January 8, 1642
Arcetri (15 February 1564 – 8 January 1642) was an Italian physicist,
astronomer, and philosopher who is closely associated with the scientific
revolution. His achievements include improvements to the telescope,
a variety of astronomical observations, and effective support for Copernicanism.
According to Stephen Hawking, Galileo has probably contributed more
to the creation of the modern natural sciences than anybody else. He
has been referred to as the "father of modern astronomy,"
as the "father of modern physics", and as the "father
of science". The work of Galileo is considered to be a significant
break from that of Aristotle.
Galileo was born
in Pisa, in the Tuscany region of Italy, on February 15, 1564, the son
of Vincenzo Galilei. Galileo was their first child out of seven (some
people believe six). Most authorities say he was the most talented of
Galileo was tutored
from a very young age. Later, he attended the University of Pisa but
was forced to halt his studies there for financial reasons. However,
he was offered a position on its faculty in 1589 and taught mathematics.
Soon after, he moved to the University of Padua and served on its faculty,
teaching geometry, mechanics, and astronomy until 1610. During this
period he concentrated on science, and made many significant discoveries.
Although he was
a devout Roman Catholic, Galileo fathered three children out of wedlock
with Marina Gamba. They had two daughters (Virginia and Livia) and one
son (Vincenzio). Because of their illegitimate birth, both girls were
sent to the convent of San Matteo in Arcetri at early ages and remained
there for the rest of their lives. Virginia took the name Maria Celeste
upon entering the convent. She was Galileo's eldest child, the most
beloved, and inherited her father's sharp mind. She died on April 2,
1634, and is currently buried with Galileo at the Basilica di Santa
Croce di Firenze. Livia (b. 1601) took the name Suor Arcangela, made
no great impact on the world, and was ill for most of her life. Vincenzio
(b. 1606) was later legitimized and married Sestilia Bocchineri.
In 1612, Galileo
went to Rome, where he joined the Accademia dei Lincei and observed
sunspots. In 1612, opposition arose to the Copernican theories, which
Galileo supported. In 1614, from the pulpit of Santa Maria Novella,
Father Tommaso Caccini (1574-1648) denounced Galileo's opinions on the
motion of the Earth, judging them dangerous and close to heresy. Galileo
went to Rome to defend himself against these accusations, but, in 1616,
Cardinal Roberto Bellarmino personally handed Galileo an admonition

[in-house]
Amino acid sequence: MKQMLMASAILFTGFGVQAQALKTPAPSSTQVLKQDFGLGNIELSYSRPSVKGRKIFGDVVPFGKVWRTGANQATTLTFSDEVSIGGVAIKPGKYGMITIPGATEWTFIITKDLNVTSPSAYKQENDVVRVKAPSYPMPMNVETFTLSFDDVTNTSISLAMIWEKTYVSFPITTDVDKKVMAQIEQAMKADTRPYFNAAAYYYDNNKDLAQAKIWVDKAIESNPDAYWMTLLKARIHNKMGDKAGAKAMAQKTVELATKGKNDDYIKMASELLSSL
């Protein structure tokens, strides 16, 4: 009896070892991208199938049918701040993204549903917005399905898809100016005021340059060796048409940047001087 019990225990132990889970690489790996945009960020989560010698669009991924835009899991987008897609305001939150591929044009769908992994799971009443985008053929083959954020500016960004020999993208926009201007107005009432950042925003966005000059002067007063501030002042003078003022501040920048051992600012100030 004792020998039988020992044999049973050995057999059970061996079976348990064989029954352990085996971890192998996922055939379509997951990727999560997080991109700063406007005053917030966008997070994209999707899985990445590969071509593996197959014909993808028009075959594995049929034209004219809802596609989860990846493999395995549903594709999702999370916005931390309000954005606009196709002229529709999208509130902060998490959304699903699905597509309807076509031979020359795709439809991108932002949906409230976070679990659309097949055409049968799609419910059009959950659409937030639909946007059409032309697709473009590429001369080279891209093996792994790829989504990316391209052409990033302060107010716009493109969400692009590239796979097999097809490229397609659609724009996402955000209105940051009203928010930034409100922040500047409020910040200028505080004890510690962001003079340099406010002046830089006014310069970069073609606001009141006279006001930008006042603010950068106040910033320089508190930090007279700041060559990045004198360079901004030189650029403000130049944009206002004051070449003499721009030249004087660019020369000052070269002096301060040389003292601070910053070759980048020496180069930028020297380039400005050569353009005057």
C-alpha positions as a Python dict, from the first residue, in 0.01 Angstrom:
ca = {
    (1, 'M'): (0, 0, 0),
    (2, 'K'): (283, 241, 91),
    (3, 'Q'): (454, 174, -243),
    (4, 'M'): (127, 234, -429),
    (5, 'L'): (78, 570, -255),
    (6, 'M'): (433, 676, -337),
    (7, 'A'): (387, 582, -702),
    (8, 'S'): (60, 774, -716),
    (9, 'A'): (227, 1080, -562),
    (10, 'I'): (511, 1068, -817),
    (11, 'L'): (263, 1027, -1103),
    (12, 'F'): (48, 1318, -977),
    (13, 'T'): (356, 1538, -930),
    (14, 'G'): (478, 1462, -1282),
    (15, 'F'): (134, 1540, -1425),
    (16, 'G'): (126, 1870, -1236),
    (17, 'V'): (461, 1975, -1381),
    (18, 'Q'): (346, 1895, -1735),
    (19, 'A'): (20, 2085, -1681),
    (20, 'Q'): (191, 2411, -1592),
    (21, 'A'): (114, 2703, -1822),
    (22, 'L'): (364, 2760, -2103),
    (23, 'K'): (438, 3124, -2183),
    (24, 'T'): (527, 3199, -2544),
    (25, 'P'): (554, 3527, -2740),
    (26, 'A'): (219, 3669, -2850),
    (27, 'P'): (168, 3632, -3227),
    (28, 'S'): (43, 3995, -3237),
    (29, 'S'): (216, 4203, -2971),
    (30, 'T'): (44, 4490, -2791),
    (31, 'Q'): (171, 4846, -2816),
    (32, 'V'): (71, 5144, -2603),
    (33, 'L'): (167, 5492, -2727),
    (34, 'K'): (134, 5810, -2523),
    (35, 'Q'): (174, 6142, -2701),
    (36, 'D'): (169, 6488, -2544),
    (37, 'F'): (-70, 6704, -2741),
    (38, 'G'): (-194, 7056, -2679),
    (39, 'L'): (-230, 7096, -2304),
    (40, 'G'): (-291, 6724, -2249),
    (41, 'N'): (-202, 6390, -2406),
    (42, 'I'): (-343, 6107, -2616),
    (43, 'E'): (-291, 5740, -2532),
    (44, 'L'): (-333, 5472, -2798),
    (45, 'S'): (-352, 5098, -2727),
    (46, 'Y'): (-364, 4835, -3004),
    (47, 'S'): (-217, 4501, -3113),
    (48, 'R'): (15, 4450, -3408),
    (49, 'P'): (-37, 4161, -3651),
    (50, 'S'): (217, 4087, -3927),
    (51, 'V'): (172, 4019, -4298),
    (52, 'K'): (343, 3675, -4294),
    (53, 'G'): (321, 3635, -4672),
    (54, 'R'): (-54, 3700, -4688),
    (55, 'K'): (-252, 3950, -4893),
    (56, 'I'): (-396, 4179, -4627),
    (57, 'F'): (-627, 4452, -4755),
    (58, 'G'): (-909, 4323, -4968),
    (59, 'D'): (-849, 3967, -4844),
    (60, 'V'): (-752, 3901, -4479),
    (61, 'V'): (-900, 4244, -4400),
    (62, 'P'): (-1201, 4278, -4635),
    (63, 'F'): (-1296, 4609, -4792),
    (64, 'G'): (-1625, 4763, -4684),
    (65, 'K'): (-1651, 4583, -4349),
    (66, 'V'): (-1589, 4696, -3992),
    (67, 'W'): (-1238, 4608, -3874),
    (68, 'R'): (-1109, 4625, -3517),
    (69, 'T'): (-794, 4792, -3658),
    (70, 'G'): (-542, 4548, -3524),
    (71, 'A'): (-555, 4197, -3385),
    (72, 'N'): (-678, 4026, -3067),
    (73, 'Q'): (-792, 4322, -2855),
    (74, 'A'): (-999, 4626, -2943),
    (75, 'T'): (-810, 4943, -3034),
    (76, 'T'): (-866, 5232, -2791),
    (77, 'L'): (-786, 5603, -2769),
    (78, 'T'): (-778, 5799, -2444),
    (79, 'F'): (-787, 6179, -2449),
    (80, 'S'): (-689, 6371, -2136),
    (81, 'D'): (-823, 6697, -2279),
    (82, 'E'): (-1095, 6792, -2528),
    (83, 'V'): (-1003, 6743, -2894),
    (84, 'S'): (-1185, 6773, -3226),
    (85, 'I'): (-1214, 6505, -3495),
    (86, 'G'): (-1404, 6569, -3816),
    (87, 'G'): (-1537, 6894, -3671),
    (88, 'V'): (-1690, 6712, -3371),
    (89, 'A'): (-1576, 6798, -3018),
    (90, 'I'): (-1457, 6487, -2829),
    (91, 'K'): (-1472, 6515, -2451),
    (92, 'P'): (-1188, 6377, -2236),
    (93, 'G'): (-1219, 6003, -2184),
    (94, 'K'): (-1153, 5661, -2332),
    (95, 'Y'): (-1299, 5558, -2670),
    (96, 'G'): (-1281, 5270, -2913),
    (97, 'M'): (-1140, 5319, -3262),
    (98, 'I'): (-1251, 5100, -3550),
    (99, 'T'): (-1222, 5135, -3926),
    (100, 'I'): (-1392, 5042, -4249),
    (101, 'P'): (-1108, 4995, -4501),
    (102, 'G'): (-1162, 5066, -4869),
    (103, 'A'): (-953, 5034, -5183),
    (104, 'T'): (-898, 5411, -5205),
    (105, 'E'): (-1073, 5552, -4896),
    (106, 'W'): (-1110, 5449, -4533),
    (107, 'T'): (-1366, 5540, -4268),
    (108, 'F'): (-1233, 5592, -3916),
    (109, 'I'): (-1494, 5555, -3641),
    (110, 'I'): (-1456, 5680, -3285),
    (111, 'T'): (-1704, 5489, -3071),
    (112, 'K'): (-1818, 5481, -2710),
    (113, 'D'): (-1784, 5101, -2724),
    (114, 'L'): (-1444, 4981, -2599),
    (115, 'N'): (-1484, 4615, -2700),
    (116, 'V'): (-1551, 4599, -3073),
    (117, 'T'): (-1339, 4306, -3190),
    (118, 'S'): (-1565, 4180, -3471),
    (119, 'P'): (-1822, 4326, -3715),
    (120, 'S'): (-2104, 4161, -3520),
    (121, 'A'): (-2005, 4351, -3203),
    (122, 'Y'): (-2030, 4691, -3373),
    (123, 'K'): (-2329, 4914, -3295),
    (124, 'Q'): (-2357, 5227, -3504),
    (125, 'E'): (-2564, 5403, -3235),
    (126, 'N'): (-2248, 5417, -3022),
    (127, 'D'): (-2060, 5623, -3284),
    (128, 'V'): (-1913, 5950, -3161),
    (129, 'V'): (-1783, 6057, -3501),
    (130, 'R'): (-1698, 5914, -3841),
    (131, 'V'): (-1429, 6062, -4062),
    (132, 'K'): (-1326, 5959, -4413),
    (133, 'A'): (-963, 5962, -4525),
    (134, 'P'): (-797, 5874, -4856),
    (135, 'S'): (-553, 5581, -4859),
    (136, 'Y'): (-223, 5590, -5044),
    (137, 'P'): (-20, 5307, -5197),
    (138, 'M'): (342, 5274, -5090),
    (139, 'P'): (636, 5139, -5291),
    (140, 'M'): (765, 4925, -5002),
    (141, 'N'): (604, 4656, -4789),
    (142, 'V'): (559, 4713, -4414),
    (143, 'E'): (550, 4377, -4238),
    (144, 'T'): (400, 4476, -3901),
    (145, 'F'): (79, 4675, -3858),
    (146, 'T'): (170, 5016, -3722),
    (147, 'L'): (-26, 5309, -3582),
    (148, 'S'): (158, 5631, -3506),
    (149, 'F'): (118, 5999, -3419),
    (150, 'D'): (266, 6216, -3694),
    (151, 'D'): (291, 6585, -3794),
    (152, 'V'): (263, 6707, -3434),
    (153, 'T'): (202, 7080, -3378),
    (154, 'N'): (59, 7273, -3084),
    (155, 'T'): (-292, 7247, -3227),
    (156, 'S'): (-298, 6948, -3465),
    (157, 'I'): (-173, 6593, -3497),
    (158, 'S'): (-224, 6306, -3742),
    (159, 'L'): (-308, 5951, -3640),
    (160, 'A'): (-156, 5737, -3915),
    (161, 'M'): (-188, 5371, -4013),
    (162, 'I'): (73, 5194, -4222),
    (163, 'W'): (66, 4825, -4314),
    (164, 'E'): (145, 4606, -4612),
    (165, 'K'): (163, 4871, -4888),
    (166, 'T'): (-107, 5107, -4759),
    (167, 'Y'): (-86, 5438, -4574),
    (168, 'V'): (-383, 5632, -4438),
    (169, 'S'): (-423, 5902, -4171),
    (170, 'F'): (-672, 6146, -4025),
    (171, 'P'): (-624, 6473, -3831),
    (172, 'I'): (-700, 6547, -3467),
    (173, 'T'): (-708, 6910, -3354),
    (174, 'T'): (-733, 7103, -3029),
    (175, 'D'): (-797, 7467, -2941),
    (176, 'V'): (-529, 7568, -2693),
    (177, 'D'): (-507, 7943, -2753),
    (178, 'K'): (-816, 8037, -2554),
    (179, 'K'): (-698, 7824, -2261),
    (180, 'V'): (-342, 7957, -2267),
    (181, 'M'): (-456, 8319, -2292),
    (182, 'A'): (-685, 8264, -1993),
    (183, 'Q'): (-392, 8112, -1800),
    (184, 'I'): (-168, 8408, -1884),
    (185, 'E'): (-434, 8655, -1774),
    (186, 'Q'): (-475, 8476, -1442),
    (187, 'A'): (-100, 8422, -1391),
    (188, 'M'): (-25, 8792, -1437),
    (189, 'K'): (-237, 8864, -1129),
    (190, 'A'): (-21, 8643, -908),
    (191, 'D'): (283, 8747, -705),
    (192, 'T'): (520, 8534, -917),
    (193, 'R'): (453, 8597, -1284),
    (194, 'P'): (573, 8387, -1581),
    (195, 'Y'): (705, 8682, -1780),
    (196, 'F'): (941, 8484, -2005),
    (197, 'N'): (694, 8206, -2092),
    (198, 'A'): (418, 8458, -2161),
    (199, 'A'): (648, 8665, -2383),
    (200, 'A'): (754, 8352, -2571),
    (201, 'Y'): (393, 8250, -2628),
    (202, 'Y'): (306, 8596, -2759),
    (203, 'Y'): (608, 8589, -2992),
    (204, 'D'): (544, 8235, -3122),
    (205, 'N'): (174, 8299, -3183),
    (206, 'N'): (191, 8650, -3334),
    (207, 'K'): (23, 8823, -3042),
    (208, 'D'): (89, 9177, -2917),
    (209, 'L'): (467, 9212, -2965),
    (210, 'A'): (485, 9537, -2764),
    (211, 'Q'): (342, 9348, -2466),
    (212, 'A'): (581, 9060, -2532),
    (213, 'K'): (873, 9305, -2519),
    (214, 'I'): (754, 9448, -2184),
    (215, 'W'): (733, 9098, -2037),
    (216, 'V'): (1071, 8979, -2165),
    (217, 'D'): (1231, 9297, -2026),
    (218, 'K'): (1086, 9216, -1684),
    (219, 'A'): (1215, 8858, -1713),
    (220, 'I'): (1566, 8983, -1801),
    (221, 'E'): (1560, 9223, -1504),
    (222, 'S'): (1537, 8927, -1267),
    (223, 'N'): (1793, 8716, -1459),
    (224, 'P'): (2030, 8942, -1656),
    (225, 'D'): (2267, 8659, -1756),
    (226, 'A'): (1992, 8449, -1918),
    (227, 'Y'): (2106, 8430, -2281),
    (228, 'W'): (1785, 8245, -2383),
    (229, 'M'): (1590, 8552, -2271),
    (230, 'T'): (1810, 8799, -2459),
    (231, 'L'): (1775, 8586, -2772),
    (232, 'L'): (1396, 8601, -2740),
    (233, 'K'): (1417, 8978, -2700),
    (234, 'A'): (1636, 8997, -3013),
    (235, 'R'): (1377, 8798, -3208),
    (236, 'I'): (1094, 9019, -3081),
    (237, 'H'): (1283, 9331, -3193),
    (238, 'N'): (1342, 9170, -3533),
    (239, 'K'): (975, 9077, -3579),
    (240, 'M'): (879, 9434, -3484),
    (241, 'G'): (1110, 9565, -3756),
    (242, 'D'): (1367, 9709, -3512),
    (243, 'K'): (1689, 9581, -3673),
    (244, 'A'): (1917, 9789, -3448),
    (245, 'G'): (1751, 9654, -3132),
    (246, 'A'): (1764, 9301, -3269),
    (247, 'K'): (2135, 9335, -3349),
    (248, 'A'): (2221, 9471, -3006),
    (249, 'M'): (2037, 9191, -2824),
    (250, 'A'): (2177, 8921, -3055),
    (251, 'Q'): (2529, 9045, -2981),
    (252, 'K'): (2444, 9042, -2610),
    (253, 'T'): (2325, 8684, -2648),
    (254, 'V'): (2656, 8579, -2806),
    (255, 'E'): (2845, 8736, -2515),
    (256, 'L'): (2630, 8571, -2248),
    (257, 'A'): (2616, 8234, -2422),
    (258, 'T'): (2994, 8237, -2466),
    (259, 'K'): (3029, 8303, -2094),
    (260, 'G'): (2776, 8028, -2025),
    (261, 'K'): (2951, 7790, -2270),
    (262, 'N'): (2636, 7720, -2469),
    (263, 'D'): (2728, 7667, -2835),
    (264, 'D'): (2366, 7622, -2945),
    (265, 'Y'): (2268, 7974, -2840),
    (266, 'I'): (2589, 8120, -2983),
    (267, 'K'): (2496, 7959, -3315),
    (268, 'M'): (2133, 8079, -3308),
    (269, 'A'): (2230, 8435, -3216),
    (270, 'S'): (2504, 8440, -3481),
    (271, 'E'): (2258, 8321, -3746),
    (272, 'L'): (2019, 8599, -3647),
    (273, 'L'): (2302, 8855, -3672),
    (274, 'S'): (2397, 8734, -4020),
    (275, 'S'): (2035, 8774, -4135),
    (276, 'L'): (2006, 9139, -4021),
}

enjoining him to neither advocate nor teach Copernican astronomy as
religious doctrine. In 1622, Galileo wrote the The Assayer (Saggiatore),
which was approved and published in 1623. In 1624, he developed the
first known example of the microscope. In 1630, he returned to Rome
to apply for a license to print the Dialogue Concerning the Two Chief
World Systems, published in Florence in 1632. In October of that year,
however, he was ordered to appear before the Holy Office in Rome. The
court issued a sentence of condemnation and forced Galileo to abjure.
As a result, he was confined in Siena and eventually, in December 1633,
he was allowed to retire to his villa in Arcetri. In 1634, he was deprived
of the support of his beloved daughter, Sister Maria Celeste (1600-1634),
who died prematurely. In 1638, almost totally blind, Galileo published
his final book, Two New Sciences, in Leiden. He died in Arcetri on the
January 8, 1642, in the company of his student Vincenzo Viviani.
In the pantheon of the scientific revolution, Galileo Galilei takes
a high position because of his pioneering use of quantitative experiments
with results analyzed mathematically. There was no tradition of such
methods in European thought at that time; the great experimentalist
who immediately preceded Galileo, William Gilbert, did not use a quantitative
approach. However, Galileo's father, Vincenzo Galilei, a lutenist and
music theorist, had performed experiments in which he discovered what
may be the oldest known non-linear relation in physics, between the
tension and the pitch of a stretched string. These observations were
in the Pythagorean tradition of music, well-known to instrument makers,
that whole-number mathematical relationships define harmonious (pleasing)
scales. Thus, a limited form of mathematics had long made its way into
physical science at the point of music, and young Galileo was in a position
to see his own father's observations generalize that relationship still
further. Galileo himself would find credit as the first to plainly state
that the laws of nature are mathematical, and (as he said) the idea
that "the language of God is mathematics." This was a sharp
break with earlier traditions of science: up until this point, following
Aristotle, logic, not mathematics had been seen to be the basic intellectual
tool of science.
Galileo also contributed
to the rejection of blind allegiance to authority (like the Church)
or other thinkers (such as Aristotle) in matters of science and to the
separation of science from philosophy or religion. These are the primary
justifications for his description as the "father of science".
In the 20th century
some authorities, in particular the distinguished French historian of
science Alexandre Koyré, challenged the validity of Galileo's
experiments. The experiments reported in Two New Sciences to determine